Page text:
Boston Red Sox

Drellich: Pomeranz among reasons Red Sox pitching depth is so good

Drellich: Pomeranz among reasons Red Sox pitching depth is so good

BOSTON -- Drew Pomeranz’s first start in a Boston uniform of at least six innings and three hits or fewer came Wednesday night, 364 days after his first start with the Red Sox following a trade with the Padres last July.

The lefty’s consistency this season has been one of the most pleasant surprises, and ultimately a stabilizing force in the Boston rotation. The Red Sox are 9-2 in his last 11 starts and he’s gone at least six innings in six of his last seven now. His ERA in that span is 2.13.

"I had a good year last year, but I feel really good this year with all my pitches," Pomeranz said. "I feel really good with all my pitches on both sides of the plate, which is something I've never really had before. I've made some adjustments mechanically, where I am on the rubber and things. Just really tried to focus on pitching arm-side with everything, which I was always good on glove side. I think that has helped me put this string together."

The rotation is deep. Deep enough that the Sox are slotting in seven pitchers in a seven-game stretch. Somehow, there were eight starting pitchers on the Red Sox roster Tuesday. One of them, Brian Johnson, started in a 5-4 win over the Blue Jays that took 15 innings, and another, Hector Velazquez, finished it out in extras.

Both Johnson and Velazquez went to the minors on Wednesday when the Sox added Ben Taylor and Kyle Martin to the bullpen, the latter getting to the big leagues for the first time. 

But the contributions of Johnson and Velazquez on Tuesday, followed up by Pomeranz’s work on Wednesday, are indicative of an increasing strength for the 2017 Sox: not just the very top of the rotation, but its depth.

That depth, you’ll recall, was never assured. Far, far from it. 

David Price was injured at year’s start. Pomeranz’s health was in question to begin the year. 

Steven Wright was lost for the season. Velazquez’s first big league start looked bad. Kyle Kendrick’s time in the majors did not go well. Eduardo Rodriguez was lost for a month and a half because of a knee injury.

Yet the Red Sox entered Wednesday with the third-best rotation ERA in the American League, 4.09. Chris Sale and Price are as frightening a potential playoff one-two punch as you can find. 

There's a lot more going on.

“There’s always the adage you never have enough pitching and certainly when you start Brian Johnson, what’s he had, four major league starts in his career?” Pitching coach Carl Willis said before Johnson’s start Tuesday. “So, while there’s still a certain amount of inexperience there, we’ve seen the ability play out. We’ve seen him go out and throw a nine inning shutout here in Fenway Park. Hector Velazquez has stepped in a couple of situations and pitched very well his second time back with the club and Doug Fister is a guy who has had some very very good years.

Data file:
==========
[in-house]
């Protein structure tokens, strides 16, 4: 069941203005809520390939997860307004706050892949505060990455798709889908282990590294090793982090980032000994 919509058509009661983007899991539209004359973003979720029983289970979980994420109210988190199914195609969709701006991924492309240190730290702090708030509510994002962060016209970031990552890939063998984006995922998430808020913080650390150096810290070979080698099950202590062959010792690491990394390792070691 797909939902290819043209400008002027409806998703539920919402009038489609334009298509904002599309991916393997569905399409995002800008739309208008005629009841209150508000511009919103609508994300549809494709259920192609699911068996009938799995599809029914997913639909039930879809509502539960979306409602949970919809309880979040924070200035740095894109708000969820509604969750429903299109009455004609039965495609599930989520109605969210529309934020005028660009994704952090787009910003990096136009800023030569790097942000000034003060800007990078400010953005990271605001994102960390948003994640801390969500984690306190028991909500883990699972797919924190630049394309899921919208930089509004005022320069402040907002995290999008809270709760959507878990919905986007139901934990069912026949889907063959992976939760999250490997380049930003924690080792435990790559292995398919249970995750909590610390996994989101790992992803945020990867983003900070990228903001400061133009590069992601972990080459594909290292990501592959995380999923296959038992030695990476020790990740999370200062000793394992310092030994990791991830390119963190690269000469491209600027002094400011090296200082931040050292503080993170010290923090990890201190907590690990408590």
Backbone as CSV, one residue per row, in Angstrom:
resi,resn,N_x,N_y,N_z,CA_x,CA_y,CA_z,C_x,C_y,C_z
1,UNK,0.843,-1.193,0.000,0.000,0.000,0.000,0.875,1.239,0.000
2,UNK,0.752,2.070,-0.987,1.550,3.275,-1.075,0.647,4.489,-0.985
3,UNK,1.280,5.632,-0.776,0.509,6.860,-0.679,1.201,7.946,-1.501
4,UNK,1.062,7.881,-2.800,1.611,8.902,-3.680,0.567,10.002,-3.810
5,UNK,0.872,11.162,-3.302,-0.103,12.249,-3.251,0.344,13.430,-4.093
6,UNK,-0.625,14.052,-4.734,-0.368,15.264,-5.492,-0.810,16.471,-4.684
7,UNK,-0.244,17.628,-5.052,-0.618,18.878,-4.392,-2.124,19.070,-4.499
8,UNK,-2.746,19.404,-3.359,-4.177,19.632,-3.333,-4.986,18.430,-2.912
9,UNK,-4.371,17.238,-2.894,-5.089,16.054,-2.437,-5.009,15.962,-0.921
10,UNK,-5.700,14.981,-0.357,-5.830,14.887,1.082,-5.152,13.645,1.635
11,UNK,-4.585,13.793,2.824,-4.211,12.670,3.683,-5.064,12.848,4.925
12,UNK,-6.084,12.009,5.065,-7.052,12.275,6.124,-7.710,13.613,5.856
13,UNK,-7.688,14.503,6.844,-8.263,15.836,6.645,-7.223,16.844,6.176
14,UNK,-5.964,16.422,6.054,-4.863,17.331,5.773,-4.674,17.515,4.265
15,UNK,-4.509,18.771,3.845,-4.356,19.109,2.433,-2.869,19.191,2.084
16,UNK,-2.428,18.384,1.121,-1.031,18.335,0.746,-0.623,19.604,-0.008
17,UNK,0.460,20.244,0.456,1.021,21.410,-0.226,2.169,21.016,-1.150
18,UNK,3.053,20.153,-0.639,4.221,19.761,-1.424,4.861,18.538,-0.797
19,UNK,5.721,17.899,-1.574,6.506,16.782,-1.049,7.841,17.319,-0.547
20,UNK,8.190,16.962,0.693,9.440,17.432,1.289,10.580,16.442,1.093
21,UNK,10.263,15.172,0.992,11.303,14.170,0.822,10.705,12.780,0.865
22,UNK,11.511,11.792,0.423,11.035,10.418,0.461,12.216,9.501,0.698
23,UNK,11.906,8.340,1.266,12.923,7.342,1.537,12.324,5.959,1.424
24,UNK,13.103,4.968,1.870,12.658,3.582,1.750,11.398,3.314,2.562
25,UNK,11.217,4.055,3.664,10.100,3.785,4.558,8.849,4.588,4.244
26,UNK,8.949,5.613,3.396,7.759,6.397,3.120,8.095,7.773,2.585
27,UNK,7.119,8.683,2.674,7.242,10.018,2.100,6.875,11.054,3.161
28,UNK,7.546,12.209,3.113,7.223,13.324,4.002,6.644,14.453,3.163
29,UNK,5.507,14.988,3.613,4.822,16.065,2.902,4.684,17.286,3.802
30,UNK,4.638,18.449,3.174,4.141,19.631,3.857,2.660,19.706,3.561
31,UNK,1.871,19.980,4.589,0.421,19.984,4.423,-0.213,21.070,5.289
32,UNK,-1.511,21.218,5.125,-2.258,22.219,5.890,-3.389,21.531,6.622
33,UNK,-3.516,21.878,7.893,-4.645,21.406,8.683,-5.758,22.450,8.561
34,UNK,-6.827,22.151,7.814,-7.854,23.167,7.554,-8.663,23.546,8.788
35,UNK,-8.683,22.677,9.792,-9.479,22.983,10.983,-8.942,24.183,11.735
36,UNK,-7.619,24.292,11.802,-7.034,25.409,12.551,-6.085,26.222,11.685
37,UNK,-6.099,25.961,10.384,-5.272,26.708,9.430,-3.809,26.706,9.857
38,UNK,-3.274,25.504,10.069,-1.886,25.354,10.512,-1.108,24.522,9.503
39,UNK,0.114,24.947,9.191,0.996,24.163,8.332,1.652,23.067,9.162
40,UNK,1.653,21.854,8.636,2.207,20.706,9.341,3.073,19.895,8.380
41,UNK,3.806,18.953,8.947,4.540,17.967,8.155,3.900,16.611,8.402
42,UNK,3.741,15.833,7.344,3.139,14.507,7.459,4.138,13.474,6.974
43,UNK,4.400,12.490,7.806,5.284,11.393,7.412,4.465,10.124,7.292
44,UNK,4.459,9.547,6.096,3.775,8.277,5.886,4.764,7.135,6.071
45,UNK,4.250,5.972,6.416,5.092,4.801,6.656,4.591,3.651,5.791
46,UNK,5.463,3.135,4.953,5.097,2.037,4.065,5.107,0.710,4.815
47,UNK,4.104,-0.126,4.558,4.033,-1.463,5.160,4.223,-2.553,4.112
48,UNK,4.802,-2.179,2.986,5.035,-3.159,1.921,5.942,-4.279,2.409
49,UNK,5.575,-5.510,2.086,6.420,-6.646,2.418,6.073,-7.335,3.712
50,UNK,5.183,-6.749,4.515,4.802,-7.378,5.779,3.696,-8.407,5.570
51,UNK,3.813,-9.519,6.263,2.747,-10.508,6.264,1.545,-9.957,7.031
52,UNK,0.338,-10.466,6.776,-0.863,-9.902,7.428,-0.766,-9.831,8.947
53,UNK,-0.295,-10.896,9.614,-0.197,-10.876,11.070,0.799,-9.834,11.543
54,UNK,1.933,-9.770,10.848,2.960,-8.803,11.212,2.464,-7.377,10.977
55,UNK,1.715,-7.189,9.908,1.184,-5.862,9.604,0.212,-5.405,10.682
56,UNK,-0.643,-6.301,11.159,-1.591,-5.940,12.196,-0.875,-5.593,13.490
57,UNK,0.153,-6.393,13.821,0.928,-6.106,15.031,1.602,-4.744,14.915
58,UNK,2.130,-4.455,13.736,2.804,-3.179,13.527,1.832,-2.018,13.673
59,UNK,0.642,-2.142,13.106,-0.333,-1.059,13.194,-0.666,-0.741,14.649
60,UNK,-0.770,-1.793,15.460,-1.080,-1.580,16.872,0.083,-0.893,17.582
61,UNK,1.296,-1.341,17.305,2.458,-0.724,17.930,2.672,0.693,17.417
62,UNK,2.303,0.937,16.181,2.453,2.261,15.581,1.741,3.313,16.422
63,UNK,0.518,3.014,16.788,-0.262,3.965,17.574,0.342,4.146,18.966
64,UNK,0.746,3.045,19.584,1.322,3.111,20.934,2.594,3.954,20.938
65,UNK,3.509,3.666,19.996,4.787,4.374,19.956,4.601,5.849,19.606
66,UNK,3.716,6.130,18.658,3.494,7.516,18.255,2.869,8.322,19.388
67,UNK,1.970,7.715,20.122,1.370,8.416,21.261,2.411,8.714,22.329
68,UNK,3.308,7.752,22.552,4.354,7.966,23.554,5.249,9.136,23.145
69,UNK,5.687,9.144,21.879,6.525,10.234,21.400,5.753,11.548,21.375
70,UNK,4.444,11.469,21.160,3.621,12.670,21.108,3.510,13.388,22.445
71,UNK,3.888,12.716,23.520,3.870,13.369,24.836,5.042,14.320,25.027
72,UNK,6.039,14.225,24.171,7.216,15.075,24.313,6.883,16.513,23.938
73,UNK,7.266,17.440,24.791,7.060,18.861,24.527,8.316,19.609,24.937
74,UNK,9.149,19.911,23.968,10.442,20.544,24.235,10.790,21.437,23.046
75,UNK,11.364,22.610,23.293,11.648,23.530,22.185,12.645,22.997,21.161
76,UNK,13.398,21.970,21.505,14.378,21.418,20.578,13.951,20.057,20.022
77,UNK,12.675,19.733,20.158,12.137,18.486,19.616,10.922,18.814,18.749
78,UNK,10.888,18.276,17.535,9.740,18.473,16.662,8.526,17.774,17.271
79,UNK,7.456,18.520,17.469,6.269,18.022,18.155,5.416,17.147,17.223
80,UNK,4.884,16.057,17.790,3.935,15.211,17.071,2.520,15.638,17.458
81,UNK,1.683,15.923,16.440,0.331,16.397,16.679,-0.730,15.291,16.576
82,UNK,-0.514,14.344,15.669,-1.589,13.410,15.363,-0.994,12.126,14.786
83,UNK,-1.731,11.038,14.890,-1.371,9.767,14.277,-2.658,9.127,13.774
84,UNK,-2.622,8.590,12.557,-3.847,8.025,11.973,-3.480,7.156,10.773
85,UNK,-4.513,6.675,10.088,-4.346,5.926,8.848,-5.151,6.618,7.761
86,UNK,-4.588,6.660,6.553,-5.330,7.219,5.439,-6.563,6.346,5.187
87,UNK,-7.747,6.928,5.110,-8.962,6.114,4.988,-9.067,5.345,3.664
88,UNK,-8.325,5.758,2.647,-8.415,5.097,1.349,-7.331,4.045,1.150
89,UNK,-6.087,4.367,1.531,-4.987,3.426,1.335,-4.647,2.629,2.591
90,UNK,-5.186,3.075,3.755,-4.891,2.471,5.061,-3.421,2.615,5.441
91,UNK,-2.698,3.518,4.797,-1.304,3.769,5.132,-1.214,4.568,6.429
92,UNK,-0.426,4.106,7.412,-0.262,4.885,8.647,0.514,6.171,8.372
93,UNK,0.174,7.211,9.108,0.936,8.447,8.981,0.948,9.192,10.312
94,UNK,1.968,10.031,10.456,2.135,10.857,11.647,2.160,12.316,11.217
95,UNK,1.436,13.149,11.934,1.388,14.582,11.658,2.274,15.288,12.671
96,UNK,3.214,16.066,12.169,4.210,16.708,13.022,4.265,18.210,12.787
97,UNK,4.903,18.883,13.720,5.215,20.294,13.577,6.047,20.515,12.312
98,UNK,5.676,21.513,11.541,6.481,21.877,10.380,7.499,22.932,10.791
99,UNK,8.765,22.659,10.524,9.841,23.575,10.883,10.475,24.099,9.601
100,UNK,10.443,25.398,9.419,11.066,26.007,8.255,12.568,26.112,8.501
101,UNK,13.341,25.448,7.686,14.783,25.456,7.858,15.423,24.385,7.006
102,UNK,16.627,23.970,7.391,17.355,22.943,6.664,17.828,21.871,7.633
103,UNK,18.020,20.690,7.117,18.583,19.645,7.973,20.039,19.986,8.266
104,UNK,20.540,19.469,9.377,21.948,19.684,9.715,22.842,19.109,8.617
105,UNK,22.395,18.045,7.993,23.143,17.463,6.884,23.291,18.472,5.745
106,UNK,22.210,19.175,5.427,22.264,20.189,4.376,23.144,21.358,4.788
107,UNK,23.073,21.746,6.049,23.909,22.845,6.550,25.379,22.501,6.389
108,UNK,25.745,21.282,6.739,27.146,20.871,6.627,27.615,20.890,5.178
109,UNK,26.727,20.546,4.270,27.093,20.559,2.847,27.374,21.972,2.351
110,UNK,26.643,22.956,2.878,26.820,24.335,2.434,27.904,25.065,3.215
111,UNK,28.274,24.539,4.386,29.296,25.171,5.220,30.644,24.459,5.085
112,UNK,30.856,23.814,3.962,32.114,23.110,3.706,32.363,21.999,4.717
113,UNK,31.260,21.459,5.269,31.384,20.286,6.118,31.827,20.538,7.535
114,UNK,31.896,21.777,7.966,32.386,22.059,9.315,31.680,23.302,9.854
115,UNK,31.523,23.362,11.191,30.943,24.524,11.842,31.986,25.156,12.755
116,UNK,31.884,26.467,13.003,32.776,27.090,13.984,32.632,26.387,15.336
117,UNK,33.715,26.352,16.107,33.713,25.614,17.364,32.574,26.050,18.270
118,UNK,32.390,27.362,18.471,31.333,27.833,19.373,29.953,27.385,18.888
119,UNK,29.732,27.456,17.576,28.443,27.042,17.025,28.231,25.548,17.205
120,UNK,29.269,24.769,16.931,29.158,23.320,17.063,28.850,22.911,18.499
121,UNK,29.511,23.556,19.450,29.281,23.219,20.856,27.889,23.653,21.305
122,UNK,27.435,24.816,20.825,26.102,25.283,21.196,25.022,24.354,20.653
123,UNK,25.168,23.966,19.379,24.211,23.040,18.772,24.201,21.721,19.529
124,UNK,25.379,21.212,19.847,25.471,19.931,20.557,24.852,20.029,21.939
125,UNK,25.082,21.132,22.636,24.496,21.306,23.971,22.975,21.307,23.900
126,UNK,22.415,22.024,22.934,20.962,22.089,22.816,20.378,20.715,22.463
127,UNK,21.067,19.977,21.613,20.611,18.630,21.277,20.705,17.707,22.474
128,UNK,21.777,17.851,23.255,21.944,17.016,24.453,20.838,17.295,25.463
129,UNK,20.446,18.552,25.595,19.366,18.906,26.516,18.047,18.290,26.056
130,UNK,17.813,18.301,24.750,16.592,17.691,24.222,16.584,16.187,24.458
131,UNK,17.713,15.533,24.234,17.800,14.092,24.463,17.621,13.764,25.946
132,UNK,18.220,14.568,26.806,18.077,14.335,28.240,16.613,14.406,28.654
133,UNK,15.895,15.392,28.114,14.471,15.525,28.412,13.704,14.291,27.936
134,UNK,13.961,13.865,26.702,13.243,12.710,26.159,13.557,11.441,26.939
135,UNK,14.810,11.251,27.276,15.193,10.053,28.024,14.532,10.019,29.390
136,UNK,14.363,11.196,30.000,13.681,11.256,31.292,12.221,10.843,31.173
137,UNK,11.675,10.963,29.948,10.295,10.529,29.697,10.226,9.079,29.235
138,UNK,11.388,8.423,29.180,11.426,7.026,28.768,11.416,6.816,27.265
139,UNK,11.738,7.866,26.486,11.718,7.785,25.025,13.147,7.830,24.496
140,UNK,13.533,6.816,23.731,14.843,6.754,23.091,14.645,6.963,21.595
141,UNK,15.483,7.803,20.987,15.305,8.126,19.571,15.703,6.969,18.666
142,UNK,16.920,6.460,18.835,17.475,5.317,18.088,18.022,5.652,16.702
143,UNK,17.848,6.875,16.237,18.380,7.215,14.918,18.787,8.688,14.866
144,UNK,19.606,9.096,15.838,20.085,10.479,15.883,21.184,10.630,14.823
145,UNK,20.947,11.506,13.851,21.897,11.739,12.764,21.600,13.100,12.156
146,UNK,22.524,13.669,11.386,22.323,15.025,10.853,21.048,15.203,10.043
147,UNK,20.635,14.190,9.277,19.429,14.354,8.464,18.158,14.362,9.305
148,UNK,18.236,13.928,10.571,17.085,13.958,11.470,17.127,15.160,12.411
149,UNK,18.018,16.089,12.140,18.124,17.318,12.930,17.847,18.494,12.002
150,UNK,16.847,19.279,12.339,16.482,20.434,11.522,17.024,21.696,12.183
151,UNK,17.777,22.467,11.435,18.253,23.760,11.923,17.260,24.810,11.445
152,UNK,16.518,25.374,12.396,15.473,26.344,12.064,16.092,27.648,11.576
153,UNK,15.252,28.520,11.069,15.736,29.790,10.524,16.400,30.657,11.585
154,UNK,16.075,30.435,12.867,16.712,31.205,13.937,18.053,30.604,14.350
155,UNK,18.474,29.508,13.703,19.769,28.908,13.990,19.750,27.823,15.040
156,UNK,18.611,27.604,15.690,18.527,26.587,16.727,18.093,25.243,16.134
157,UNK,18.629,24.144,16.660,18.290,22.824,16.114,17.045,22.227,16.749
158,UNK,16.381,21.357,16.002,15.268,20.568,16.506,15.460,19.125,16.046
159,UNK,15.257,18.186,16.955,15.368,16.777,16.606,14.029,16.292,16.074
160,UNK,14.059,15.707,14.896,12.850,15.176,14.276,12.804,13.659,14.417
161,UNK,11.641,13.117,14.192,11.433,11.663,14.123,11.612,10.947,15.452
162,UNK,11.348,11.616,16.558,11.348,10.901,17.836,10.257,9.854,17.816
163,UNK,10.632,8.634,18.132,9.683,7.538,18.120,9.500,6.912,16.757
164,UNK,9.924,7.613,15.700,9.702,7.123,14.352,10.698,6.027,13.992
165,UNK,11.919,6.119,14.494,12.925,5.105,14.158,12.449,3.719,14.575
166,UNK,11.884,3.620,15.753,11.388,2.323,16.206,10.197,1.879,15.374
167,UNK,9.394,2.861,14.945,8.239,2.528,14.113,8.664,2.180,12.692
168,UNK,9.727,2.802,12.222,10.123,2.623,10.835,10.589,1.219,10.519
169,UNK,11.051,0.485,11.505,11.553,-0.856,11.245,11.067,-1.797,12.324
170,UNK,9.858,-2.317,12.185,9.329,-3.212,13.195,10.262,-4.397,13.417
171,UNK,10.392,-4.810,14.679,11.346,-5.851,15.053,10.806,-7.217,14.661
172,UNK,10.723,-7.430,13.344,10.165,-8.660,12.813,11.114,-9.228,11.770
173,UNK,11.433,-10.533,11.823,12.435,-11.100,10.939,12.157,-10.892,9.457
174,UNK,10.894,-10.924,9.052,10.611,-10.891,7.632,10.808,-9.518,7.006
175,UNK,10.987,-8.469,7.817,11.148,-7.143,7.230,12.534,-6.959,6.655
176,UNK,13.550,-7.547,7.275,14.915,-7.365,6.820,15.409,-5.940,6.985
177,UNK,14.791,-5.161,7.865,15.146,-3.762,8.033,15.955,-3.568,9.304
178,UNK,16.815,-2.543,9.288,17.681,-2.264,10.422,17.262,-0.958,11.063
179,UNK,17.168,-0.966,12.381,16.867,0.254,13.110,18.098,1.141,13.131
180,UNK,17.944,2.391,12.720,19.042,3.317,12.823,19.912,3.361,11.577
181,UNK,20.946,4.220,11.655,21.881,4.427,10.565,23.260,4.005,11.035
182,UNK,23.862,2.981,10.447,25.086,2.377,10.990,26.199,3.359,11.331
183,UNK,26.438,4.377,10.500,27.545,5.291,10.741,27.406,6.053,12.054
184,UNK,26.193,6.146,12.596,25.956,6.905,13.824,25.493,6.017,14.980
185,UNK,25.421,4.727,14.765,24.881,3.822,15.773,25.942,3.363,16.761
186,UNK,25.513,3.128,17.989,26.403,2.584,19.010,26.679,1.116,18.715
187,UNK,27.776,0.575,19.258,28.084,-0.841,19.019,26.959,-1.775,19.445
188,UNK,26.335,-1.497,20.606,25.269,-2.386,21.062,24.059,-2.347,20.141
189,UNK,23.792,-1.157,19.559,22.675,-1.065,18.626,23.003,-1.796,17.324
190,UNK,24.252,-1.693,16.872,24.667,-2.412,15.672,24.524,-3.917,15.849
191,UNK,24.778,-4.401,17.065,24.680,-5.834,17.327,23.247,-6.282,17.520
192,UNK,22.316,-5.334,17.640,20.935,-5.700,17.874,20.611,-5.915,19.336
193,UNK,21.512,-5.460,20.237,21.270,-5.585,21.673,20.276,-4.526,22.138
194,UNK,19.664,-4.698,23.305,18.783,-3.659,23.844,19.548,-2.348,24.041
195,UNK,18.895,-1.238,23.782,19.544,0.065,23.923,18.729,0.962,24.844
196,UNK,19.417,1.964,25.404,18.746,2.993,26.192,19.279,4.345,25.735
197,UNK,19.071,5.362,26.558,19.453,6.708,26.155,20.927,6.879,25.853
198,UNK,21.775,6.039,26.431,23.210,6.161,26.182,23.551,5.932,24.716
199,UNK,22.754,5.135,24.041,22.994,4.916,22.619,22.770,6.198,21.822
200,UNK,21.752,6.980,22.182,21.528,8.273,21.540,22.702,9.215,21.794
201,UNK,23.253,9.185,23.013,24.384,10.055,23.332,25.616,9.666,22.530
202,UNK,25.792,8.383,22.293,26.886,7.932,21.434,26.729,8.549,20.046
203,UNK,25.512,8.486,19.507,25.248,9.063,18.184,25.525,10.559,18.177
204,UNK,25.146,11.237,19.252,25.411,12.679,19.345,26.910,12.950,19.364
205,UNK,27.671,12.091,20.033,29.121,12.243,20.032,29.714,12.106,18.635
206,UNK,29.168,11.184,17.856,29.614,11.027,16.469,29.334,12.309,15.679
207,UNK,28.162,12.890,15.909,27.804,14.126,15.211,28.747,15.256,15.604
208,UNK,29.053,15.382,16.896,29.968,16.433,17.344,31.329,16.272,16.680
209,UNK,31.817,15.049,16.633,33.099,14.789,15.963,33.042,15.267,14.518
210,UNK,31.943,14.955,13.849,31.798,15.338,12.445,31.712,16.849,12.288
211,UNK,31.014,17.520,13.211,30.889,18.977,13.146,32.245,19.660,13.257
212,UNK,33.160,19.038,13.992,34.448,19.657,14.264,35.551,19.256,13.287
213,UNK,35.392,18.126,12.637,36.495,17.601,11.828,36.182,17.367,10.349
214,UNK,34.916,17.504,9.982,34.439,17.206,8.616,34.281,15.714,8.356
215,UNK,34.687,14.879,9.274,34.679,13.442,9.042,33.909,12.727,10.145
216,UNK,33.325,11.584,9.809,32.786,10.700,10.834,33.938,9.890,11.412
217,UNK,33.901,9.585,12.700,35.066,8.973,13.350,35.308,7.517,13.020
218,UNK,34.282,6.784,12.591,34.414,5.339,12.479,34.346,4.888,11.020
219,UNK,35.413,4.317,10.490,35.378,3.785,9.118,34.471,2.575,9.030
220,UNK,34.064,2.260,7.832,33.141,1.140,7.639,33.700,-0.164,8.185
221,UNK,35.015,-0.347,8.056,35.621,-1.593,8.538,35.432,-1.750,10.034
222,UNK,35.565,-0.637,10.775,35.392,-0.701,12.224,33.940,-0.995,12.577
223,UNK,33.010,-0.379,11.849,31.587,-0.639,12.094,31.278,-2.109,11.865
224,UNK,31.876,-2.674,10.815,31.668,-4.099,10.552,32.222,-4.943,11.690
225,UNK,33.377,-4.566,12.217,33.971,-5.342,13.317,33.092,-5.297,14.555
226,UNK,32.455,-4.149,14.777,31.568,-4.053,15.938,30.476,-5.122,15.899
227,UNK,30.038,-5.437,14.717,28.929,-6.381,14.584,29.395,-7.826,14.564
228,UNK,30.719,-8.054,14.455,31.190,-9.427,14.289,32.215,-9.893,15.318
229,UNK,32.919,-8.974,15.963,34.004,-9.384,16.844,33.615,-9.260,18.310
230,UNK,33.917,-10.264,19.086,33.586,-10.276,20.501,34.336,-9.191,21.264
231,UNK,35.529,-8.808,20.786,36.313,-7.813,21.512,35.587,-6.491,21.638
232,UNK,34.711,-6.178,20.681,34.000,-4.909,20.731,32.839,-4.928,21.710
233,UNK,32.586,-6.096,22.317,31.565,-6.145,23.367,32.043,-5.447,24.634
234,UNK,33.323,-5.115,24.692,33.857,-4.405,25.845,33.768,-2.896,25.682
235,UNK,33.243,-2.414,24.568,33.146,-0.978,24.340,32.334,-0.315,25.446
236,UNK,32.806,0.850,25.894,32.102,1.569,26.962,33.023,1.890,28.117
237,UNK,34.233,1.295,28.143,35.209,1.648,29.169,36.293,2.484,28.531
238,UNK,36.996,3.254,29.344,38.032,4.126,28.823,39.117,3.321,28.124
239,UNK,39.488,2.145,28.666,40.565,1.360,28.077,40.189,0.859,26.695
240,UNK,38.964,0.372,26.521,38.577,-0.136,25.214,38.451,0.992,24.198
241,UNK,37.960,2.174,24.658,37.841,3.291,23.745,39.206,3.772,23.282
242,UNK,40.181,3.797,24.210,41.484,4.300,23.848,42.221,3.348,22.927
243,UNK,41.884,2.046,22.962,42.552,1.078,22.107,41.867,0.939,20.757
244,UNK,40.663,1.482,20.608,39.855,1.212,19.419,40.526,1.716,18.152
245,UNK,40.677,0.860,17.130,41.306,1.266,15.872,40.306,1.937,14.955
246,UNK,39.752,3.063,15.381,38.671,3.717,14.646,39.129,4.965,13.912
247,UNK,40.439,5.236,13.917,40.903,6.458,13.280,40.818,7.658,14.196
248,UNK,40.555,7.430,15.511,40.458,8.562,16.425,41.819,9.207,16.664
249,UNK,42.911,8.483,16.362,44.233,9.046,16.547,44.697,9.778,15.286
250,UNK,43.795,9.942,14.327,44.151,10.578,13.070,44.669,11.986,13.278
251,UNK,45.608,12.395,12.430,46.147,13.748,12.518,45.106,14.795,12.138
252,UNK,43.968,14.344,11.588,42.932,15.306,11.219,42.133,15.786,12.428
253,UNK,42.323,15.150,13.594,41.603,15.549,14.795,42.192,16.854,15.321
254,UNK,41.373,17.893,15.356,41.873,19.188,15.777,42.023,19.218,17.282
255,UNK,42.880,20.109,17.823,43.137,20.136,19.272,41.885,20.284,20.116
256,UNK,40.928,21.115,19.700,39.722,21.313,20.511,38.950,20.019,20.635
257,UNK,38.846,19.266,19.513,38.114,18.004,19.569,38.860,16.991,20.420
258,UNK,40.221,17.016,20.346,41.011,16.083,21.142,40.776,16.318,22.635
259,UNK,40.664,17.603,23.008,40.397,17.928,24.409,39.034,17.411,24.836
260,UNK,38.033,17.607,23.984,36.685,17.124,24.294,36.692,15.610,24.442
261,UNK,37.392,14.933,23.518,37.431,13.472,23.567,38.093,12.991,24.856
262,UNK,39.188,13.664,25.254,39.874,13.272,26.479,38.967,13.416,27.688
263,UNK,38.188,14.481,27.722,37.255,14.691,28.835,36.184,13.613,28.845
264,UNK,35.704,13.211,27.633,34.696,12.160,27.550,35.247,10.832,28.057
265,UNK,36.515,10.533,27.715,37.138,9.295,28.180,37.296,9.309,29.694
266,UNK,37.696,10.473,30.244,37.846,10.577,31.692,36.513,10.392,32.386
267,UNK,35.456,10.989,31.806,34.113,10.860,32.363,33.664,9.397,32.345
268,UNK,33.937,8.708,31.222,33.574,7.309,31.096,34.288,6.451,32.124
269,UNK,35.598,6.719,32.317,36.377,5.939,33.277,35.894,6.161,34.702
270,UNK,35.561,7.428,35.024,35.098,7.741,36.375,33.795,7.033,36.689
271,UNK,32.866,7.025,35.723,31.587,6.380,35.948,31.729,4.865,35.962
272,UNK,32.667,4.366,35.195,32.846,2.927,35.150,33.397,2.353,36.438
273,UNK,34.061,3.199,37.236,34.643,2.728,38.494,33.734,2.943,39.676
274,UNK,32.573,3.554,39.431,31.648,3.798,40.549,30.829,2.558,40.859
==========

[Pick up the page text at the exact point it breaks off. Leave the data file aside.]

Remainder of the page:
“And while he’s maybe not exactly the same guy he was six, seven years ago, he’s still a guy with four pitches and he understands how to pitch, how to change speeds. So you know, when you look at the front end with Sale, with Price throwing as he is, with Pomeranz throwing as he is now, getting Eddy back, it’s a very very talented group of guys that we feel very confident in.”

Price, somehow, is throwing harder this year than last.

“You know, I can’t tell you 100 percent the reason why,” Willis said. “I think some of it is his possibly attributed to when you have an injury, the rehab process and how the throwing is monitored and the strengthening factor of that rehab process is, I think, so much more intensified or detailed because you’re dealing with certain specific areas. 

“I really think, you know, it’s a byproduct of those things, and it’s been a pleasure to watch. Obviously, he was dominating on Sunday night in a game that we really needed a performance like that. It gives you. A lot of optimism going forward to see him throw the baseball like that.”

Porcello seems to have righted the ship, with a 3.31 ERA in his last five starts.

“I do [think he’s turned a corner],” Willis said. “I felt for a while that he was close, that he was making small steps getting there. We’re seeing much better command now at the bottom of the strike zone, and that allows him to at times then elevate. But it starts with the bottom of the zone, and I think he’s in a place right now, we’re starting to see that consistency of that.

"And when he does that, hey, he’s still a contact-oriented pitcher and there are going to be ground balls and there are going to be some hits. But that’s who he is, and he can be successful that way, as we’ve seen. And I think he’s at that point right now."

Throw in the healthy return of Rodriguez and the continued success of Pomeranz and extras like Fister, Johnson and Velazquez, the Red Sox have choices. Options.